In approving the merger of the two satellite-radio competitors XM and Sirius, the Federal Communications Commission decided the listening market was sufficiently diverse and cross-competitive that a monopoly couldn’t dominate by satellite-service alone.
But FCC also had to consider the potential for one new technology—nationwide satellite broadcasts—crowding out another: HD radio, which can provide digital signals in potentially superior sound and with multicast streaming capability.
The very idea that FCC can decide radio’s future bothers Adam Thierer, senior fellow and director of the Center for Digital Media Freedom at the Progress & Freedom Foundation.
“It’s troubling that some at the FCC want to treat satellite radio like the equivalent of a public utility,” Thierer said. “The agency should focus on freeing up more spectrum for new services, not expropriating others’ property for corporate welfare purposes.”
Mandating HD Radio
FCC was urged by some major players in the HD radio field—including iBiquity, the sole provider of HD radio technology, and the leading lights of public radio, including National Public Radio (NPR)—to mandate HD radio compatibility in all XM-Sirius receivers post-merger. Instead of doing that, FCC put out the question for comment and later decision rather than hold up the XM-Sirius merger.
An HD radio mandate, if adopted for XM and Sirius, would be added to a significant list of conditions already imposed on the deal—fines for violating earlier FCC conditions, availability of a la carte programs, and price controls for three years (at the $12.95/month rate in effect before the merger).
Off the record, though, iBiquity sources appear convinced FCC’s suggestion it might impose an HD radio mandate on XM-Sirius is a political gesture toward congressional supporters of the move—and also toward public radio, which has long-term business plans dependent on HD radio.
The issue of HD radio mandates could create an interesting problem because both HD radio and satellite radio are comparatively new consumer products. Both offer the potential for content customized for niche markets. XM and Sirius offer specialized channels devoted to jazz, country, and classical music, major league sports, and political coverage. HD radio, meanwhile, makes it possible for terrestrial radio stations to offer, for example, three different playlists simultaneously.
Finding a New Standard
HD and satellite radio are not inherently incompatible, but they are very different animals. One signal is transmitted by satellites, the other piggybacks on conventional terrestrial signals. Depending on where the market heads next, and on what other technologies emerge, either mode might become a new standard.
With its partners in the automobile industry, satellite could well become the dominant player in the car radio market. And if HD boosts its market share with terrestrial broadcasters, satellite may regret not having HD capability.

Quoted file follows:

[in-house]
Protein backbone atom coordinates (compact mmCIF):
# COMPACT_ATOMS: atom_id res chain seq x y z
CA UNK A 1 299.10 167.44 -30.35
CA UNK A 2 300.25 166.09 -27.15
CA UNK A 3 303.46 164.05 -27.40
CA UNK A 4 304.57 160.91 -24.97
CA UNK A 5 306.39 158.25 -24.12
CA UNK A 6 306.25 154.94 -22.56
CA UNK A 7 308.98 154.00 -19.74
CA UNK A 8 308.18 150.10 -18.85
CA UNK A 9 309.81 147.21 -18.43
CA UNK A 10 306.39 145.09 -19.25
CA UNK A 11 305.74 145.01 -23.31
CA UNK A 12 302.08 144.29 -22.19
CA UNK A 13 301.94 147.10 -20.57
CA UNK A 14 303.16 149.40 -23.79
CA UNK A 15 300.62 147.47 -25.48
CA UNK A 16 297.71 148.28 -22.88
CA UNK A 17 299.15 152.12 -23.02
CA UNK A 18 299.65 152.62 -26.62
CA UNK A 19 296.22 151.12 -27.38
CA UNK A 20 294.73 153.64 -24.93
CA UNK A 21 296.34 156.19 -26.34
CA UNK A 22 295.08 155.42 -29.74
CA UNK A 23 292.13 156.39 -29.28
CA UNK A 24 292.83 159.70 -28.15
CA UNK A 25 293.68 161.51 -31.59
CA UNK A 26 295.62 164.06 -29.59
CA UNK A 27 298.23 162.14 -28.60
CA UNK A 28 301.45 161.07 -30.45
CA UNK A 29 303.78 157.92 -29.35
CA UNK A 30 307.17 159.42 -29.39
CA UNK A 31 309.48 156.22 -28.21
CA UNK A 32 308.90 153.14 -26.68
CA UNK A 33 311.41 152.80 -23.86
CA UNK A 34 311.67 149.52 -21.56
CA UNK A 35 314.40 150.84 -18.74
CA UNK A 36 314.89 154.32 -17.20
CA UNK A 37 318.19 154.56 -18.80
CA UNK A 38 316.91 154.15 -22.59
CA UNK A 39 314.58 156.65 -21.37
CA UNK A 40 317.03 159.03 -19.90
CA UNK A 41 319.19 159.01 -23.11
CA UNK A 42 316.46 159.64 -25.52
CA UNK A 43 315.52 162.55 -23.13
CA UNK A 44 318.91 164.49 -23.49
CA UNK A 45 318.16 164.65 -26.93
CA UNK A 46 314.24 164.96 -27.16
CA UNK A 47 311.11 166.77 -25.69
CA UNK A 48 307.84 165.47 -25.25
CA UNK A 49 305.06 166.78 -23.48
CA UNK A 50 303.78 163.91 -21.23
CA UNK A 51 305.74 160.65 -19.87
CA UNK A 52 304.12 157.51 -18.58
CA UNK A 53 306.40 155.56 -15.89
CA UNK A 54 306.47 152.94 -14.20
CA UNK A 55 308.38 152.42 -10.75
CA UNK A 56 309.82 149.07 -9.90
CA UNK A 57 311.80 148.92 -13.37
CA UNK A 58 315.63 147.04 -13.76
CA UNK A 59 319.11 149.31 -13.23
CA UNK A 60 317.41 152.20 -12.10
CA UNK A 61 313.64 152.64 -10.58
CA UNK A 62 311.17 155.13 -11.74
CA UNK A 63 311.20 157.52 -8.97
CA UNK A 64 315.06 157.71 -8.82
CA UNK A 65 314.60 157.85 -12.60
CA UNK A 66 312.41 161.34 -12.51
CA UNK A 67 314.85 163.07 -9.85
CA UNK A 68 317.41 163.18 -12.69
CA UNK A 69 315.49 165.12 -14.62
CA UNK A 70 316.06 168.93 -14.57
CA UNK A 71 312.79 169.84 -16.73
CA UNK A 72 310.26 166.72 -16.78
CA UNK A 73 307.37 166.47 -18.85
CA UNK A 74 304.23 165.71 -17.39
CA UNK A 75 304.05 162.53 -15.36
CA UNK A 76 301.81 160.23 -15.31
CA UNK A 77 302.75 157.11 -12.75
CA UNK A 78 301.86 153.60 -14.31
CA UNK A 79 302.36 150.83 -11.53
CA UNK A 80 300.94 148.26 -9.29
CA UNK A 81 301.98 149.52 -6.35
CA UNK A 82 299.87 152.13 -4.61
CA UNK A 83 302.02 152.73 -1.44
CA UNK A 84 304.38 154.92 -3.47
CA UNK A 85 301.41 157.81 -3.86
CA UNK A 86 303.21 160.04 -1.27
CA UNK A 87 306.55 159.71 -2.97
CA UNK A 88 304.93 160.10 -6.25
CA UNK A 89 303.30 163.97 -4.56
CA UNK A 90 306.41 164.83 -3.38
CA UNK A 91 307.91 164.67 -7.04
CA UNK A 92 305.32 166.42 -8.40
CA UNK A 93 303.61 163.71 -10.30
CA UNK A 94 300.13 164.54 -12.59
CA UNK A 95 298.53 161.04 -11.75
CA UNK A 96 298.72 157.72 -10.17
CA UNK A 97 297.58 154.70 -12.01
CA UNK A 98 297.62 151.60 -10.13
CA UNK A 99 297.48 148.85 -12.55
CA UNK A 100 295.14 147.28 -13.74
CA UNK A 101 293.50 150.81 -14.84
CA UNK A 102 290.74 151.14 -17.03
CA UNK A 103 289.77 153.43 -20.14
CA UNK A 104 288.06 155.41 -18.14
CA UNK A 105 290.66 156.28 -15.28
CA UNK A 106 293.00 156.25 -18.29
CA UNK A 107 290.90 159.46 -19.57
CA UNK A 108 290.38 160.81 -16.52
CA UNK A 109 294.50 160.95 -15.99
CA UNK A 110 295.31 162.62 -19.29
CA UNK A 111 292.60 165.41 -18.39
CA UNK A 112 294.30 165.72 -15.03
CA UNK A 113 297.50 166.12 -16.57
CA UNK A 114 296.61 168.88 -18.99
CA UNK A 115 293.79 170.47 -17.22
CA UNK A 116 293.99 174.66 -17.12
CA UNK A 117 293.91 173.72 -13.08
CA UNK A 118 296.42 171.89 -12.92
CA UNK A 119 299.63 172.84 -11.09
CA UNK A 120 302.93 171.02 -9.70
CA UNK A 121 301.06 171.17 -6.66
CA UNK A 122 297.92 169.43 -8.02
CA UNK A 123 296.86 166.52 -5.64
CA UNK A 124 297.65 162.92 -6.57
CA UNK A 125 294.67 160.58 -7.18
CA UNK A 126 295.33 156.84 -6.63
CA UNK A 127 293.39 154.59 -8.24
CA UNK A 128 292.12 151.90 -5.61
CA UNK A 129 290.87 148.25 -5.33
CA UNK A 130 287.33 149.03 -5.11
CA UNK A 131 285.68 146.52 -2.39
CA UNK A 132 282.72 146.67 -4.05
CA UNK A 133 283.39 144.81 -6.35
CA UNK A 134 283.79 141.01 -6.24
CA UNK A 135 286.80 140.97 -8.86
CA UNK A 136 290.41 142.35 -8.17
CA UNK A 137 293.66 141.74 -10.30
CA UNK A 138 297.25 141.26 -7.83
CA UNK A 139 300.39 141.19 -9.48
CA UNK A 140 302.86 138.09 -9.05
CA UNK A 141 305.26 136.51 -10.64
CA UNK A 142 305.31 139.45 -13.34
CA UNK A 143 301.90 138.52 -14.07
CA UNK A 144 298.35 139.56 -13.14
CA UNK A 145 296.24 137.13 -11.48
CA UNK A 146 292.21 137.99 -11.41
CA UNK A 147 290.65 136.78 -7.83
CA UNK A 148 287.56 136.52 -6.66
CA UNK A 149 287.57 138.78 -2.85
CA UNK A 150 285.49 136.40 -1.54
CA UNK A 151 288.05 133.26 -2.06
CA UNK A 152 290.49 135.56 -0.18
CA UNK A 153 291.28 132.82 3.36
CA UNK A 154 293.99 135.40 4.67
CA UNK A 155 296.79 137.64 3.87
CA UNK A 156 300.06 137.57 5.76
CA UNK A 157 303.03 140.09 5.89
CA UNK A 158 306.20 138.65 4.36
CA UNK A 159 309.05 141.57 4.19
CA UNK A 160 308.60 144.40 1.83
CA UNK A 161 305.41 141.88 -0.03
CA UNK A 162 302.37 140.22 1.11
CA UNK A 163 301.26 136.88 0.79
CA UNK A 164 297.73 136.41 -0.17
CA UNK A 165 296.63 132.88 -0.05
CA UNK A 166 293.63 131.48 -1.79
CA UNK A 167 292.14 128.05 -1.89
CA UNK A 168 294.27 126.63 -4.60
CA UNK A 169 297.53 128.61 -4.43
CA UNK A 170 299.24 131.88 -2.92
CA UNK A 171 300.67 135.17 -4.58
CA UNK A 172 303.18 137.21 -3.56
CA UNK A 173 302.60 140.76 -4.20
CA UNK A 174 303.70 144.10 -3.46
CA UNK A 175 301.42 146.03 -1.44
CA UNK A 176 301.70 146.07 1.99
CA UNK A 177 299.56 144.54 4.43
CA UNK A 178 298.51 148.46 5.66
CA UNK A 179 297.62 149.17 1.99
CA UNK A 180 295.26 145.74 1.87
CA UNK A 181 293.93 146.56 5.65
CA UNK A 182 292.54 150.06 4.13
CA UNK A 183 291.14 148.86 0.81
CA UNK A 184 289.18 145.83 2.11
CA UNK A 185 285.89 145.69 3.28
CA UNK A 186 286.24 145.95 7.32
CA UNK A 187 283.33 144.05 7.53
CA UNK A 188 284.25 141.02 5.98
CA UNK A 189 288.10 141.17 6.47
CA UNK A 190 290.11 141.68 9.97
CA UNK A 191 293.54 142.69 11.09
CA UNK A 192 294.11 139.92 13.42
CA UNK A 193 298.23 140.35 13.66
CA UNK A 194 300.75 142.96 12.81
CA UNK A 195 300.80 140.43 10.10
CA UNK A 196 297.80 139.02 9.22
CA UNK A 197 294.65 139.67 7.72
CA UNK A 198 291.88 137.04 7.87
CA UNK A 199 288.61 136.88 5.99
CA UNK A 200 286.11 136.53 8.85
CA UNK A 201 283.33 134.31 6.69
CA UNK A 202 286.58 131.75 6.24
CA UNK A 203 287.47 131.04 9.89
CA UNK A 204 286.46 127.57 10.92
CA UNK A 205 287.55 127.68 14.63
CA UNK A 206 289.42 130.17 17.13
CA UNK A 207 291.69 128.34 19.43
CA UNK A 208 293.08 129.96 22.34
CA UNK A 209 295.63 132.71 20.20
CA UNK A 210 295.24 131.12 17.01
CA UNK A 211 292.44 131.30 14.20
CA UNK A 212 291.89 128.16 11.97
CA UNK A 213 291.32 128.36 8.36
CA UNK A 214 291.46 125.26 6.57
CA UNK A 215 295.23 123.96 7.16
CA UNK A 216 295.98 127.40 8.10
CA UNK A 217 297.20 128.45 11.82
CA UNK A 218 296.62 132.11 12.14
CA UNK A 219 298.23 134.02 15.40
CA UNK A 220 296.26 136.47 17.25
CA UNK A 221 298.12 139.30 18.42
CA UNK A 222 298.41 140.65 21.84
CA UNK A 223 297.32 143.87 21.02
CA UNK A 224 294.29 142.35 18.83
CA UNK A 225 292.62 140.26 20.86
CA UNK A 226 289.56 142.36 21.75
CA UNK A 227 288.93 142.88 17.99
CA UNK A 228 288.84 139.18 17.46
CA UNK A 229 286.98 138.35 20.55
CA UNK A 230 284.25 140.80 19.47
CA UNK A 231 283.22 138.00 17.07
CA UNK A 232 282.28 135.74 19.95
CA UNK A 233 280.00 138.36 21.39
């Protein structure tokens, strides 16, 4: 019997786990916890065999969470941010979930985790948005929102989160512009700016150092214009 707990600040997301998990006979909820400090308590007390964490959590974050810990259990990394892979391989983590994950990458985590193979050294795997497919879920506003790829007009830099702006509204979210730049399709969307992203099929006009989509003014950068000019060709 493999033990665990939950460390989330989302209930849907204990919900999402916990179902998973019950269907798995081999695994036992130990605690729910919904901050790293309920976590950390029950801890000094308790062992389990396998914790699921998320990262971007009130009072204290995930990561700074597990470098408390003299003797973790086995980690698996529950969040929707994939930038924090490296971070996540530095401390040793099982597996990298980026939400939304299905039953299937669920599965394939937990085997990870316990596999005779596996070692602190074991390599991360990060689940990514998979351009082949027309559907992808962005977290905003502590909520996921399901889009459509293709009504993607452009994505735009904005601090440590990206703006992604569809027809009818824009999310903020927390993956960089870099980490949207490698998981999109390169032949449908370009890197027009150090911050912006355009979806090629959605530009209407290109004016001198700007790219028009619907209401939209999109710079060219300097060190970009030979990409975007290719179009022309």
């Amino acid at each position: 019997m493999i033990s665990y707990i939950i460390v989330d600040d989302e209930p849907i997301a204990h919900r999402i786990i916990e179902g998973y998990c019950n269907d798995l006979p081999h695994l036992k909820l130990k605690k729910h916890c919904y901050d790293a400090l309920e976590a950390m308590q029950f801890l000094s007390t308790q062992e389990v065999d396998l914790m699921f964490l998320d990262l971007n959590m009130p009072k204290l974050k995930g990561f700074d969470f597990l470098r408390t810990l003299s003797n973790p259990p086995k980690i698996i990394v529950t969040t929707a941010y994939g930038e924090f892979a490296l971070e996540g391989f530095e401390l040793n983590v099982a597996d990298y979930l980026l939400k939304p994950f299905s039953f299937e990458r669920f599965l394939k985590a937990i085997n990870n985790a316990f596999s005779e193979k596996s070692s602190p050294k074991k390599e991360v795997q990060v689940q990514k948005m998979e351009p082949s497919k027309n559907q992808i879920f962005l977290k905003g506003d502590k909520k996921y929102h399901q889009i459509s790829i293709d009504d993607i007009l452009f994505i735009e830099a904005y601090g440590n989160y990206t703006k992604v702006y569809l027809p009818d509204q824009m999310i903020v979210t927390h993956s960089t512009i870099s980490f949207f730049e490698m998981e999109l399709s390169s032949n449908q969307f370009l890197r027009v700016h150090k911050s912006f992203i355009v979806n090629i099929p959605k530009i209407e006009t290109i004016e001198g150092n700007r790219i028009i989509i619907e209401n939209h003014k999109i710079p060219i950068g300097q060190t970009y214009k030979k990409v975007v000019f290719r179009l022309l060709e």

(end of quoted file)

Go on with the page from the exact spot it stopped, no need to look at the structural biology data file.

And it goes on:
The concern for HD radio is that the satellite-HD compatibility requirement may be the only way for HD to break out of its current niche. The rich auto-radio market XM-Sirius has tapped would be critical to that.
Competing Commercial Interests
Some electronics manufacturers, such as Pioneer, don’t want to be saddled with an HD technology mandate for the next generation of satellite radio receivers, which would raise consumer costs with no guarantee the HD radio market will justify it.
iBiquity, say industry insiders, wants to direct its research and development efforts to satellite radio so broadcasting in only HD might become commercially viable.
In addition, public radio has invested heavily in HD radio capability and doesn’t want to lose out to the satellite market (where, in non-HD format, NPR has a significant presence). WETA, Washington’s public broadcaster, is not part of the campaign to mandate HD radio capability for XM-Sirius. Still, WETA General Manager Dan Devany expressed the hope at least local HD channels would be provided for on the next generation of XM-Sirius receivers.
Reading the Tea Leaves
FCC, in short, is being asked to make a prediction about the future of radio with fairly scant evidence to go on.
The Motley Fool is high on the market potential of XM Sirius, with not just the ability to offer customers true diversity in programming but also the occasional exclusive content unavailable elsewhere, such as The Howard Stern Show and Robert Aubry Davis’s VOX. HD radio boasts exceptional sound quality and easy compatibility with existing broadcast equipment and formats.
Both technologies have critics, too—satellite for the higher cost and requiring new electronics on both receiving and emitting sides; HD radio for limited range and slow rollout of content. Broadcasting HD channels is also said to diminish the quality and reach of the regular terrestrial signal on which it travels, and satellite radio also claims CD quality sound now, which is one of HD radio’s strongest marketing angles.
At this point it appears FCC faces the choice of either forcing market compatibility between HD and satellite or waiting to see how consumers react. In such a highly regulated market as radio, it’s not a question of free-market purity but which set of alterations to the market are imposed.
Already in its merger approval, FCC agreed to require XM Sirius not to engineer, or ask original equipment manufacturers to engineer, devices incompatible with HD radio service. And regardless of whether FCC orders satellite radio customers to subsidize HD radio, new innovations are already waiting in the wings with the potential to topple the market once again.